This morning the Tely has an editorial on the Reynolds scandal: http://www.thetelegram.com/index.cfm?sid=244410&sc=80
They pursue one of the strangest parts of this story: "But asked again Monday, Reynolds still said no - and went even further, saying that, since a Tory has been elected in the seat twice since then, the original byelection result must have been a legitimate one. That argument is so bizarre it hardly requires detailed examination. In case Reynolds is not aware, it's the Elections Act, not the Ends-Justify-the-Means Act.And if someone as supposedly versed in elections law as the chief electoral officer can't understand the difference, maybe it's time to hire someone who can."
Yes, the argument is bizarre but, if that's the position of the Chief Electoral Officer, then it warrants some analysis.
Reynolds' assertion is little more than wishful thinking that relies on the fallacy of argumentum ad consequentiam: http://www.fallacyfiles.org/adconseq.html
His argument is based on two false premises:
1) Success = Legitimacy, i.e., if someone won an election more than once, it must be legitimate. This is similar to the popular fallacy in NL politics that Wealth = Honesty. Or that other popular doctrine: CRAPoll Numbers = Democracy.
2) What happened after an event explains what happened before. This is also known as presentism, or the fallacy of nunc pro tunc: http://en.wikipedia.org/wiki/Presentism
Let's take a real historical example. There was an American politician who won an election in 1968 and then proceeded to win a huge landslide victory in 1972. According to Tory logic, the election campaigns must have been legitimate, because the candidate won twice.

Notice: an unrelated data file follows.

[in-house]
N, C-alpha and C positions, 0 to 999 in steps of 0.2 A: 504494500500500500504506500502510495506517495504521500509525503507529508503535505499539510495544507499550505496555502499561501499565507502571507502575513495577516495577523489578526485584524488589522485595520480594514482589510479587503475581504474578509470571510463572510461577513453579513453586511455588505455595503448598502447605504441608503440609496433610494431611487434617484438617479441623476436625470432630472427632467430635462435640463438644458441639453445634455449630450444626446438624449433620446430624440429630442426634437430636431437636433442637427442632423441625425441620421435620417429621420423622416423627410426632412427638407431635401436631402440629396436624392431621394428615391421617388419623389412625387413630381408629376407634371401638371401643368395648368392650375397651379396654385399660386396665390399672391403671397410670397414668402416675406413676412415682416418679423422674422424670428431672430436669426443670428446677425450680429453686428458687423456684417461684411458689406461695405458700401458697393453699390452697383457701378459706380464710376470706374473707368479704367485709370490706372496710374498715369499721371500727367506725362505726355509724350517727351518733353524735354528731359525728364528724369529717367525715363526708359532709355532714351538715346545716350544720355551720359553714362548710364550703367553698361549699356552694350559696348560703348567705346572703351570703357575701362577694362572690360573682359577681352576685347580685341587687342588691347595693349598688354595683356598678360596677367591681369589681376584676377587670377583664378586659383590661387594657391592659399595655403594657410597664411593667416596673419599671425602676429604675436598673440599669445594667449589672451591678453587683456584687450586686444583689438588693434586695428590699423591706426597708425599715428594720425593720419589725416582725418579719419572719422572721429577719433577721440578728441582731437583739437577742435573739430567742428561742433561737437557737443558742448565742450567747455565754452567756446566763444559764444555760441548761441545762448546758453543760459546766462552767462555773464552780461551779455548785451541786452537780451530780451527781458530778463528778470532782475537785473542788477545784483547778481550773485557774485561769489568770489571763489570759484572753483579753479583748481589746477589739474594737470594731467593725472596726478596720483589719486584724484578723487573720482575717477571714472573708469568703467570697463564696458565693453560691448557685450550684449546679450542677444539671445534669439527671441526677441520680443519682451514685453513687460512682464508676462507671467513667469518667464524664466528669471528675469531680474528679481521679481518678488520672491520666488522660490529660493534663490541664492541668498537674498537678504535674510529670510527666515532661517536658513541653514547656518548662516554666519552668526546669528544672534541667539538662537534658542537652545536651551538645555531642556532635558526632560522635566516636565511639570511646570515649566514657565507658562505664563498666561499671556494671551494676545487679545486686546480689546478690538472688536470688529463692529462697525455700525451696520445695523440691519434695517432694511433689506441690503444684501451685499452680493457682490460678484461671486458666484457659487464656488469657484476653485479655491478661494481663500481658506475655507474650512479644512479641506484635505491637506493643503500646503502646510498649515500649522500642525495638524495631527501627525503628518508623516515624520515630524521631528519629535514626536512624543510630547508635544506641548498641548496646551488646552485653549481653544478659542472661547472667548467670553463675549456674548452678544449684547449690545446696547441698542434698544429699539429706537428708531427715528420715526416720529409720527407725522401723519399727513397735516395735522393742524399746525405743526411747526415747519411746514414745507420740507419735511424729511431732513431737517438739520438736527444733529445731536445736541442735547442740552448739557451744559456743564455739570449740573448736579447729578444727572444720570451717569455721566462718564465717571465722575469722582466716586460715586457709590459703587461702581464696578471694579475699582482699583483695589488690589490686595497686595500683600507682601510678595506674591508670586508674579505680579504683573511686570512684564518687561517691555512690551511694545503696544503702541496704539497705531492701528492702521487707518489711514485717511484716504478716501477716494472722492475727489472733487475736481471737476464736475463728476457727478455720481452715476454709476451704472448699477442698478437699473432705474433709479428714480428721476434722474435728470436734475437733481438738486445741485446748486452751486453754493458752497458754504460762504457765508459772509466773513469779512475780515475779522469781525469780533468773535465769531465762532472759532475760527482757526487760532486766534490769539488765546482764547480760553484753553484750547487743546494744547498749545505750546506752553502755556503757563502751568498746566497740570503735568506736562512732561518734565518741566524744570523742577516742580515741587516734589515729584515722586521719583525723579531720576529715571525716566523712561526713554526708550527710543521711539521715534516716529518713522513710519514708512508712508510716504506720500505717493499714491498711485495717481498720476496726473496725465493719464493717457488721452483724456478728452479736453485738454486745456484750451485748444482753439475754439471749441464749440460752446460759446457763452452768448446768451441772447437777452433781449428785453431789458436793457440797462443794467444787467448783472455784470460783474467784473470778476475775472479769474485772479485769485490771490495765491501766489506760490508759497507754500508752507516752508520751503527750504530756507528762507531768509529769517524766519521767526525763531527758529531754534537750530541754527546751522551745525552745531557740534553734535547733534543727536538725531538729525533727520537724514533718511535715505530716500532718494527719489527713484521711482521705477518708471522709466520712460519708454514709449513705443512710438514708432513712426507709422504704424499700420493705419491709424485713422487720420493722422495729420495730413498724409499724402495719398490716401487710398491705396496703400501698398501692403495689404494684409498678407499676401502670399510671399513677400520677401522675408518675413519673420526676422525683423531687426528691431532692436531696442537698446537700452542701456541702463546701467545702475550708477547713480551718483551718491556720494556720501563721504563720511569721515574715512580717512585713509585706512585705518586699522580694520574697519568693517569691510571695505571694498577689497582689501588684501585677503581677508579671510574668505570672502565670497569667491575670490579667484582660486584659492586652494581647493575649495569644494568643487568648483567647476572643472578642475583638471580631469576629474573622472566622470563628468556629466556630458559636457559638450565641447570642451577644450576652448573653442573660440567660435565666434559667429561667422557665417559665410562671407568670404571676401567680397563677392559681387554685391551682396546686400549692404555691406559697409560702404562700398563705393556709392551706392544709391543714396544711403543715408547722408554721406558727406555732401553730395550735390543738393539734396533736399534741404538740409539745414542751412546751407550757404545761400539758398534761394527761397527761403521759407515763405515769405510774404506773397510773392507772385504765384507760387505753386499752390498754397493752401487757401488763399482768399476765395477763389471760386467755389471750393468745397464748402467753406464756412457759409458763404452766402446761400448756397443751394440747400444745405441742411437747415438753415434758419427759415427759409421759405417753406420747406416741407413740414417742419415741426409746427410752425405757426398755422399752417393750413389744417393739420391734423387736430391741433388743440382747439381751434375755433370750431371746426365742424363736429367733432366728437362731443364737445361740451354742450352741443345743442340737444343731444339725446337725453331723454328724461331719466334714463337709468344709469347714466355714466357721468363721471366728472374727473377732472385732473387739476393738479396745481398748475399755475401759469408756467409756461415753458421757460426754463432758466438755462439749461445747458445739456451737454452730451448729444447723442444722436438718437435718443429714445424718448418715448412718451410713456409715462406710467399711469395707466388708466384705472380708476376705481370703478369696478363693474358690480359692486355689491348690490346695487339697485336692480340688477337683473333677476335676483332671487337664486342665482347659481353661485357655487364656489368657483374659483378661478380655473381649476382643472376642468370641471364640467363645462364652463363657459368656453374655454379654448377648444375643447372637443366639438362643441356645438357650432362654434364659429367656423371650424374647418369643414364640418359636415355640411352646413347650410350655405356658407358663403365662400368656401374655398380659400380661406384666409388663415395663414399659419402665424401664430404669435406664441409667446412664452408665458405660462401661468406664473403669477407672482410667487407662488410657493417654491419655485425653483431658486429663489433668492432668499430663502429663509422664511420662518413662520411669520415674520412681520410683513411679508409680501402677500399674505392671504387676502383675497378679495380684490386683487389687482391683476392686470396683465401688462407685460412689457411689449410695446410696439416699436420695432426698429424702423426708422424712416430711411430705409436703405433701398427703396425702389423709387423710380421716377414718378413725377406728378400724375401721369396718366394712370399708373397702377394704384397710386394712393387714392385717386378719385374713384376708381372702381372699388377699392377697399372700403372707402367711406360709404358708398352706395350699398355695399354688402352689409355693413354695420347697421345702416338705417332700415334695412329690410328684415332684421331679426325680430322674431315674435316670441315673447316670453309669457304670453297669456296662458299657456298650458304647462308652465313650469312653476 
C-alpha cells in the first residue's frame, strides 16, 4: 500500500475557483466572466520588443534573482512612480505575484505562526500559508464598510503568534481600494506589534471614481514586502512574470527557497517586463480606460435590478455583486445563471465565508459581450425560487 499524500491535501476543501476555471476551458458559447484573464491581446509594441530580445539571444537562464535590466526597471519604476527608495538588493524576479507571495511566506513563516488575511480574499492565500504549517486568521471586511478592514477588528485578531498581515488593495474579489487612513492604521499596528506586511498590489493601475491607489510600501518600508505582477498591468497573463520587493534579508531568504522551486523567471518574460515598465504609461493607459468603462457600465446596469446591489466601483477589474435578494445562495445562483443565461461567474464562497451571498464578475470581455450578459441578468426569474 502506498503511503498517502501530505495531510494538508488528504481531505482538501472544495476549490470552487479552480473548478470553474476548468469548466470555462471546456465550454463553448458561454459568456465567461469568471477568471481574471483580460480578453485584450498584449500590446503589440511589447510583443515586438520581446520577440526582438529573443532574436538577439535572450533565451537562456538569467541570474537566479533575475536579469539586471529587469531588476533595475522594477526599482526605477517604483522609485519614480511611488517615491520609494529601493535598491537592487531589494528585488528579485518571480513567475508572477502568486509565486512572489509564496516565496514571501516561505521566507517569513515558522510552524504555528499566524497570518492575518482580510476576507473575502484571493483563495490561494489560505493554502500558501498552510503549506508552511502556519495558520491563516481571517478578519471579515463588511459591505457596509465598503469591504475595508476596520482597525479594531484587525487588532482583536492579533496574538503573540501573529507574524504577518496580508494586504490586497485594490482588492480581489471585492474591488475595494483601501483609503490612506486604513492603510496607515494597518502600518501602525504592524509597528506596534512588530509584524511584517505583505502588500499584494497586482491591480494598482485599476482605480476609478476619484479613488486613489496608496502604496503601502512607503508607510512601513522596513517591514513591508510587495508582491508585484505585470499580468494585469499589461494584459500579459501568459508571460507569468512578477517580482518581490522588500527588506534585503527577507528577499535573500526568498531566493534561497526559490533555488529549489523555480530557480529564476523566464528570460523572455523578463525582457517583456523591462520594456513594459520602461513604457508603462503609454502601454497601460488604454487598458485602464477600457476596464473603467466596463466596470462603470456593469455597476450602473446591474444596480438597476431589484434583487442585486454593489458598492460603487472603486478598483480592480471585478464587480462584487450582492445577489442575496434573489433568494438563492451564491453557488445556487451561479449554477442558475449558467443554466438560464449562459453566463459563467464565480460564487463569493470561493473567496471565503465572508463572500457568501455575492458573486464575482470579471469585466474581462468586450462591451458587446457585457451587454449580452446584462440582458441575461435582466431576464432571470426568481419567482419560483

The politician was Richard Nixon, and the funny thing is that the Watergate break-in happened less than six months before he crushed George McGovern in the November 1972 election.
Nixon hardly needed the antics of the "plumbers" unit and second-rate burglars to win the presidential election: http://watergate.info/chronology/1972.shtml
But corruption is often illogical and what happens after an event cannot be taken as an explantion for what happened before. Correlation is not the same as causation.
If nothing else, the Reynolds scandal should help dispel some of the popular myths that continue to surround Dangovt.
Campaign Ad Update:
Our Research Department has uncovered one of Nixon's election ads from 1972:
With lines like making dreams a reality, and he'll show us how repeated with an oddly revivalist tune, it sure sounds like Dangovt. This would be a correlation, of course, not causation -- unless you subscribe to Tory logic. For other correlations between DW and Nixon, see http://orwellianspin.blogspot.com/2009/03/conspiracy-theories.html